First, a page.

Looking for a fun family day outing? Tired of hanging out on Holmes Beach? Well then head over to Mixon Fruit Farms in East Bradenton (about a 30 minute drive).
Explore their groves, check out their gift shop and market, enjoy some of their delicious ice cream, or grab a bite to eat at the Groveside Cafe. I suggest doing all of the above!
Mixon’s also shares a portion of the groves with Wildlife Inc. Here, they provide care and shelter for injured animals like birds, reptiles, and more. They offer a wildlife refuge tour where you can meet the animals and see them up close and personal.
There is also a beautiful pavilion here that can be rented out for events and weddings. So if you or someone you know if planning the big day, you might want to have them check this place out!
Last but not least, make sure you place your order and have some of Florida’s famous citrus shipped home for you. From their grove to your door. It’s like shipping sunshine!
I started my morning with Melinda Bordes at Wildlife Inc. in Bradenton Beach on Anna Maria Island. Wildlife, Inc. is a nonprofit organization that specializes in the rehabilitation of injured and orphaned wildlife, so they can return to the wild. Melinda Bordes is a hard working realtor here at Island Real Estate, and gives back to the community by volunteering at Wildlife Inc.
Spending a day on our beautiful beaches on Anna Maria Island is usually very relaxing. Not so much recently when my family and I were witnesses to a “dramatic” event! Four ducklings who had obviously lost their mother were waddling along the beach when 2 crows came swooping by and grabbed a duckling each. We immediately jumped into action and caught the remaining two ducklings and brought them home in our beach bag. First we were not quite sure what to do until Melinda Bordes from the Island Real Estate Team gave us the tip to drop them off at Wildlife, Inc. This is a rehabilitation center on Anna Maria Island for injured or orphaned animals. Gail and Ed Straight run this remarkable non-profit facility right here in Bradenton Beach and are handling between 3000 and 4000 cases annually.
When we dropped our ducklings off Ed just added them to the approximate 20 others that were already there. This was by the way the only chance to survive for our ducklings. They were only a week old and needed other little guys like them to learn gender appropriate behavior. Once they are about 2 months old they will be released into the wild in Duette in Eastern Manatee County.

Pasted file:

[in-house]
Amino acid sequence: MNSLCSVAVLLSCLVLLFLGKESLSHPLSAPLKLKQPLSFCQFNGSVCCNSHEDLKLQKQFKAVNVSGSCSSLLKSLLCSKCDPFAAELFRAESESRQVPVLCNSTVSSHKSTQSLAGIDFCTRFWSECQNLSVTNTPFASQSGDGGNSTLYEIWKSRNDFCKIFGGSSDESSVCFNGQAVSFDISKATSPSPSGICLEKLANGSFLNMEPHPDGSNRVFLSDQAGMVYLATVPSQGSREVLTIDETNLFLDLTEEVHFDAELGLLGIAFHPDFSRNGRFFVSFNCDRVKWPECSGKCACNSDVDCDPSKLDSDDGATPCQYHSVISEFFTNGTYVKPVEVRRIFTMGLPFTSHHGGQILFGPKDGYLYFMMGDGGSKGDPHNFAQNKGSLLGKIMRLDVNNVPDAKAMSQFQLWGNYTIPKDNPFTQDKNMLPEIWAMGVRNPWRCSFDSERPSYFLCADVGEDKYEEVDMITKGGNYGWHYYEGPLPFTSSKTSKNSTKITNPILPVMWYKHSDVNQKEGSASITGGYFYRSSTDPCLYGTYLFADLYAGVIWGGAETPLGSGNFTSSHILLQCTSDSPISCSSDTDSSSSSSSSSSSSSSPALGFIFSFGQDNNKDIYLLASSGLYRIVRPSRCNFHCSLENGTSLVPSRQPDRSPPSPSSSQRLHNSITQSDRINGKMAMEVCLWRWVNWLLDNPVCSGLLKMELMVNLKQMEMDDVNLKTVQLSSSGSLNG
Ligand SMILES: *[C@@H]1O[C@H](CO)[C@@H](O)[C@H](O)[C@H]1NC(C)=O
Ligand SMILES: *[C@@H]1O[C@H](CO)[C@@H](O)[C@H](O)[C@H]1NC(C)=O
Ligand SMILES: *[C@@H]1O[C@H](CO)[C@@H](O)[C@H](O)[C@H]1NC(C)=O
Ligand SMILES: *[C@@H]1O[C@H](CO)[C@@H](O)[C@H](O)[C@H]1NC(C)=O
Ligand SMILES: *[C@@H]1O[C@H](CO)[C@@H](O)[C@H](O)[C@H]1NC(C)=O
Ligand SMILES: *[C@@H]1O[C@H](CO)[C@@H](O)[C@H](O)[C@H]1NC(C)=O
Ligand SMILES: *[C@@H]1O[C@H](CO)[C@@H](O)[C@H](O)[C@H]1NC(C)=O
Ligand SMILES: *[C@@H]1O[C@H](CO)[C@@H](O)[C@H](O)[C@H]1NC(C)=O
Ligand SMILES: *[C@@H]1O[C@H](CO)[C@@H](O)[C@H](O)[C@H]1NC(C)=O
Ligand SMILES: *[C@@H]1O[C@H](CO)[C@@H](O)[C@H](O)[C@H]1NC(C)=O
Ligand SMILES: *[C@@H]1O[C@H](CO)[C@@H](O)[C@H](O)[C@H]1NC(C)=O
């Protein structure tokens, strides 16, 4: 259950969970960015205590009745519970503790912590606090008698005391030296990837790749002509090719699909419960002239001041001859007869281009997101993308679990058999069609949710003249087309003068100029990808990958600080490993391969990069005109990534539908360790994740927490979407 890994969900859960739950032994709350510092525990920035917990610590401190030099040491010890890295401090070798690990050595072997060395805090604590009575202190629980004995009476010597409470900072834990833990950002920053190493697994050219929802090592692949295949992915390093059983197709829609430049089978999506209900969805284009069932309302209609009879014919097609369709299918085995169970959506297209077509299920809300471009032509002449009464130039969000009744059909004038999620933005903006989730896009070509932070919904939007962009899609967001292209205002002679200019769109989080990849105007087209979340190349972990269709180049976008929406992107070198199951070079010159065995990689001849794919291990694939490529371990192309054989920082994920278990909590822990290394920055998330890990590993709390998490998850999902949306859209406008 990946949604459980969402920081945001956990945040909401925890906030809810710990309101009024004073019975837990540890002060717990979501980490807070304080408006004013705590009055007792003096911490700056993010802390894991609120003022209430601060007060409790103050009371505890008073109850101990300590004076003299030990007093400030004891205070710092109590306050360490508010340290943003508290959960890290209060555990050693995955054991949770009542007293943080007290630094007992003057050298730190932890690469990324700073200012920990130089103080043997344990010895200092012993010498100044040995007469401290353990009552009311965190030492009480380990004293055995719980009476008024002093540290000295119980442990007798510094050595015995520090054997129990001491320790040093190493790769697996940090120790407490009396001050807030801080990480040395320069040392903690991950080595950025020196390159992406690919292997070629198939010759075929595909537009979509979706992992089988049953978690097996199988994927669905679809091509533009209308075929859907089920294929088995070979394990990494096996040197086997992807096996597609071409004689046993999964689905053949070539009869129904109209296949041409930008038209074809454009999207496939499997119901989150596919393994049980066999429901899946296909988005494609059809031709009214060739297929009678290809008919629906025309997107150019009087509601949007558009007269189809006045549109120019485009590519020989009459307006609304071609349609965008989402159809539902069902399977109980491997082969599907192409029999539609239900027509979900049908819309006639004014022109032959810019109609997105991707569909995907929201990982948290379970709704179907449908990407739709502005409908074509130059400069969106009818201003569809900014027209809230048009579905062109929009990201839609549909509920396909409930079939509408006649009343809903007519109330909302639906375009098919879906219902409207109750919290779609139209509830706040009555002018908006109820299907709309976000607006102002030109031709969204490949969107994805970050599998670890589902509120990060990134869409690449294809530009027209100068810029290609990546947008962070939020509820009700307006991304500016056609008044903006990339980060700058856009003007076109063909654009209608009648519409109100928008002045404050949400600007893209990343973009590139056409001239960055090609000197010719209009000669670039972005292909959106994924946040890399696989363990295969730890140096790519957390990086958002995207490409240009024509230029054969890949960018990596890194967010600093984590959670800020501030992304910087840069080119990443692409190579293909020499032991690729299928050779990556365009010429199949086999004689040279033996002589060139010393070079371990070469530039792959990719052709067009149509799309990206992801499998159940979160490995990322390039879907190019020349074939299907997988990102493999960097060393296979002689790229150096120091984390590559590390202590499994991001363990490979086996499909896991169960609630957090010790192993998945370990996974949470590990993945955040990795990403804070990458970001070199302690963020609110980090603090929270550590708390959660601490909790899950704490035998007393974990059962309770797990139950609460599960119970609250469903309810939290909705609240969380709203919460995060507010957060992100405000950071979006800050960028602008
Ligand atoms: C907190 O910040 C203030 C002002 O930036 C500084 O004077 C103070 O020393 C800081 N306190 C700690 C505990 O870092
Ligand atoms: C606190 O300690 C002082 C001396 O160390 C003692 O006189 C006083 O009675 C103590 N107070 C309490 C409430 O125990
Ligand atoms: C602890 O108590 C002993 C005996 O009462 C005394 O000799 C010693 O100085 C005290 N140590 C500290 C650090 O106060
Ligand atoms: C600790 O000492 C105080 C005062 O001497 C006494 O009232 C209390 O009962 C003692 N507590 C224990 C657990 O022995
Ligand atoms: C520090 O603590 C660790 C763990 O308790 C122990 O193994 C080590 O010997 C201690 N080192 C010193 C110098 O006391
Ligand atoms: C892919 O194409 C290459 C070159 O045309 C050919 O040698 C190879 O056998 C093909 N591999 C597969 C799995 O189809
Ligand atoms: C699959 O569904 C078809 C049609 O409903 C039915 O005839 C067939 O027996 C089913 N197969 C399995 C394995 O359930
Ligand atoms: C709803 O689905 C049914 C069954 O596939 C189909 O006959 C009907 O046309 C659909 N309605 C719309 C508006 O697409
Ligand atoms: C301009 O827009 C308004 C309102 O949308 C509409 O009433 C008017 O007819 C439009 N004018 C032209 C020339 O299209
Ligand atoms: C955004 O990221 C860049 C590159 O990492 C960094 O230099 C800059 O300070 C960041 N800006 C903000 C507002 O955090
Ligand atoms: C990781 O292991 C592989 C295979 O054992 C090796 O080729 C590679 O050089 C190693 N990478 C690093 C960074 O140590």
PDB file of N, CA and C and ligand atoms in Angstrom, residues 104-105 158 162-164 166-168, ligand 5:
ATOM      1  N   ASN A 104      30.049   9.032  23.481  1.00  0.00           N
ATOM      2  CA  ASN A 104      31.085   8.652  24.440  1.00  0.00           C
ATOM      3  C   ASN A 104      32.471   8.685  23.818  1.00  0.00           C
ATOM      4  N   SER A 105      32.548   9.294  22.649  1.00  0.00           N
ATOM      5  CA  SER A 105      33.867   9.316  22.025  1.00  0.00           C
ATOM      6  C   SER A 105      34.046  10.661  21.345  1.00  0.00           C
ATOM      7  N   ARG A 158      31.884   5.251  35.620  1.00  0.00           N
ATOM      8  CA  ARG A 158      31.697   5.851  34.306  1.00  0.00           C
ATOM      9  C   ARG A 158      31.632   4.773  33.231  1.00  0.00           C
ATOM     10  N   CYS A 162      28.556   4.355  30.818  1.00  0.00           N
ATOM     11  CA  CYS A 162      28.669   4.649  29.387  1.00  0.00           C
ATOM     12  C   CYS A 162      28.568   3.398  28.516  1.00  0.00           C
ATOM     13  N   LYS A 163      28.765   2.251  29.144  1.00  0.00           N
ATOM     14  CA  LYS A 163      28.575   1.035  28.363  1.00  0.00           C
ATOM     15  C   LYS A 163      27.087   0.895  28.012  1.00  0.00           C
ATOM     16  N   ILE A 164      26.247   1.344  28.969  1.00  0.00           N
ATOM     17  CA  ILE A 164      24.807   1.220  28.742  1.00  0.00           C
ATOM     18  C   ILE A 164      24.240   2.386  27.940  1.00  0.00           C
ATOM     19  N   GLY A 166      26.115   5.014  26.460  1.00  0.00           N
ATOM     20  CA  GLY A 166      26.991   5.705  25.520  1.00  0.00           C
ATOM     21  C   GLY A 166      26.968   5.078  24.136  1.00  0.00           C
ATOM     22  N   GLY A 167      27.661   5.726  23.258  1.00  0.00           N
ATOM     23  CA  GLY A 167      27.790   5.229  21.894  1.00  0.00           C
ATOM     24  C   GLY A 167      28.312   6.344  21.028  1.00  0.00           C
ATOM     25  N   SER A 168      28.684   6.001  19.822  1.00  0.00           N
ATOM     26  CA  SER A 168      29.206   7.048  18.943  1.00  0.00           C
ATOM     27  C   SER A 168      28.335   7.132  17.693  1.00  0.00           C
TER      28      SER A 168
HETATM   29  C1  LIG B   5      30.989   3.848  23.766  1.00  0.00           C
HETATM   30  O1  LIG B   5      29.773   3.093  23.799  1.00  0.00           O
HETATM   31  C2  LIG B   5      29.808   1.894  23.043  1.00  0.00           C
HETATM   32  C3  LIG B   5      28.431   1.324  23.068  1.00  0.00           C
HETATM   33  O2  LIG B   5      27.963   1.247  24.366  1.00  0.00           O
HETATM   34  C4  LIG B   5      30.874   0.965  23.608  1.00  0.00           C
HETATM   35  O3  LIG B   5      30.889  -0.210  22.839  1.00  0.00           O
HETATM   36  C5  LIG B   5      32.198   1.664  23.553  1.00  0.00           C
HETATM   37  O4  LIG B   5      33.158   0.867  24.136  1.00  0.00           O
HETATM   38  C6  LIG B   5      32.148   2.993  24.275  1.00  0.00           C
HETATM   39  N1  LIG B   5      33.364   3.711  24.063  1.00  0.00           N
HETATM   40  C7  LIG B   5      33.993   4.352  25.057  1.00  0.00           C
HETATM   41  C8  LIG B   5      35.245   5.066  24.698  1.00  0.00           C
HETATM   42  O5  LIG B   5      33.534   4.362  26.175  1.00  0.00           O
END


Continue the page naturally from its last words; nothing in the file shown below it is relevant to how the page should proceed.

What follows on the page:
Being at the rehabilitation Center for the first time Ed was gracious enough to give us a guided tour. They had 200 animals to take care of at the time. We saw all kinds of birds like owls, pelican, seagull, vulture and a parrot named Houdini. He knows 200 sentences (but not all G-rated….). Other animals like racoons, oppossums and armadillo were also guests of Gail and Ed Straight. We happened to be there at feeding time and volunteers arrived to lend a helping hand. The center relies on those dedicated workers since its doors are open 24/7 and it does not receive any government support. The center is financed by donations, educational programs and a yearly blood drive where your blood donation can earn up to $ 100 for the charity of your choice.
If you need a break from the beach take a ride to the “real” Florida. The Highlands Hammock State Park is centrally located in the middle of Florida, near Sebring. This park is one of Florida’s first state parks and known for its beautiful old-growth hammock and cypress swamps. A 3.1 mile loop drive gives a first impression. In addition there are nine different nature trails that take visitors through lush, jungle-like foliage. There are habitats like the pine flatwoods, hardwood swamp, marshes, scrub vegetation and lots of wildlife to discover. White-tailed deer, raccoons, bobcats, tortoises, herons, anhingas, ibis and of course alligators are among the animals living in the state park. The most popular hiking trail is the Cypress Swamp Trail that takes you on a 30 minute walk on an elevated boardwalk. The swamp borders a blackwater stream in the lowest elevation and numerous key points include the variety of plants, birds and other wildlife.
A large picnic area, 159 campsites, horse trails, playground, restaurant and the Civilian Conversation Corps Museum are other features of the park. During my visit I took the tram ride that leaves daily at 1 pm if there are at least 5 passengers present. For $5 this is possibly the best value you can get in any state park. Our park ranger Nick provided us with a wealth of information while touring the remote areas on this 60 minute ride. I guess it is even more interesting as we were very lucky to see all kinds of wildlife including a wild boar. Take a look at the pictures!